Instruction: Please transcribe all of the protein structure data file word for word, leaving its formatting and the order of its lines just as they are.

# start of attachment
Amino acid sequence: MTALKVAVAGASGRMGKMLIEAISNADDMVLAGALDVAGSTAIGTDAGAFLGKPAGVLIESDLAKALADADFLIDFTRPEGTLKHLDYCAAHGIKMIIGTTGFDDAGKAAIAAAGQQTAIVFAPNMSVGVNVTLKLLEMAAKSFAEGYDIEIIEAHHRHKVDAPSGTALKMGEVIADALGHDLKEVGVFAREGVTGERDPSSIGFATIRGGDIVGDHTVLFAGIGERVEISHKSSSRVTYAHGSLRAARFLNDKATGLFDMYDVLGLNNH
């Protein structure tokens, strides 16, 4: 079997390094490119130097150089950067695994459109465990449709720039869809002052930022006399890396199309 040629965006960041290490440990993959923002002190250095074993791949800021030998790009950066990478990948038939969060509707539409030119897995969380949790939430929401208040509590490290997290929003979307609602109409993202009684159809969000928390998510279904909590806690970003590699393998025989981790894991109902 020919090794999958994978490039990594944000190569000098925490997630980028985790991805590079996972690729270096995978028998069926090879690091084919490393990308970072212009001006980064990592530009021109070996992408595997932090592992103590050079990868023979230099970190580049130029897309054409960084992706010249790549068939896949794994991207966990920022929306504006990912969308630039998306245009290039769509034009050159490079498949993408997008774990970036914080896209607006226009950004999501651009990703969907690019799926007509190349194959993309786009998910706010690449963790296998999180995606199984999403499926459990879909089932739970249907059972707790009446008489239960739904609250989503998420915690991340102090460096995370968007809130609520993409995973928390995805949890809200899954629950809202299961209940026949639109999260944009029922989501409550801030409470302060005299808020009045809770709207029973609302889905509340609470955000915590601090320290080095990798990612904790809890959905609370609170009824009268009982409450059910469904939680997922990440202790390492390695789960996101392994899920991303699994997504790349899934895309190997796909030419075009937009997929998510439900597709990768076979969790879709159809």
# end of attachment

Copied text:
Amino acid sequence: MTALKVAVAGASGRMGKMLIEAISNADDMVLAGALDVAGSTAIGTDAGAFLGKPAGVLIESDLAKALADADFLIDFTRPEGTLKHLDYCAAHGIKMIIGTTGFDDAGKAAIAAAGQQTAIVFAPNMSVGVNVTLKLLEMAAKSFAEGYDIEIIEAHHRHKVDAPSGTALKMGEVIADALGHDLKEVGVFAREGVTGERDPSSIGFATIRGGDIVGDHTVLFAGIGERVEISHKSSSRVTYAHGSLRAARFLNDKATGLFDMYDVLGLNNH
């Protein structure tokens, strides 16, 4: 079997390094490119130097150089950067695994459109465990449709720039869809002052930022006399890396199309 040629965006960041290490440990993959923002002190250095074993791949800021030998790009950066990478990948038939969060509707539409030119897995969380949790939430929401208040509590490290997290929003979307609602109409993202009684159809969000928390998510279904909590806690970003590699393998025989981790894991109902 020919090794999958994978490039990594944000190569000098925490997630980028985790991805590079996972690729270096995978028998069926090879690091084919490393990308970072212009001006980064990592530009021109070996992408595997932090592992103590050079990868023979230099970190580049130029897309054409960084992706010249790549068939896949794994991207966990920022929306504006990912969308630039998306245009290039769509034009050159490079498949993408997008774990970036914080896209607006226009950004999501651009990703969907690019799926007509190349194959993309786009998910706010690449963790296998999180995606199984999403499926459990879909089932739970249907059972707790009446008489239960739904609250989503998420915690991340102090460096995370968007809130609520993409995973928390995805949890809200899954629950809202299961209940026949639109999260944009029922989501409550801030409470302060005299808020009045809770709207029973609302889905509340609470955000915590601090320290080095990798990612904790809890959905609370609170009824009268009982409450059910469904939680997922990440202790390492390695789960996101392994899920991303699994997504790349899934895309190997796909030419075009937009997929998510439900597709990768076979969790879709159809």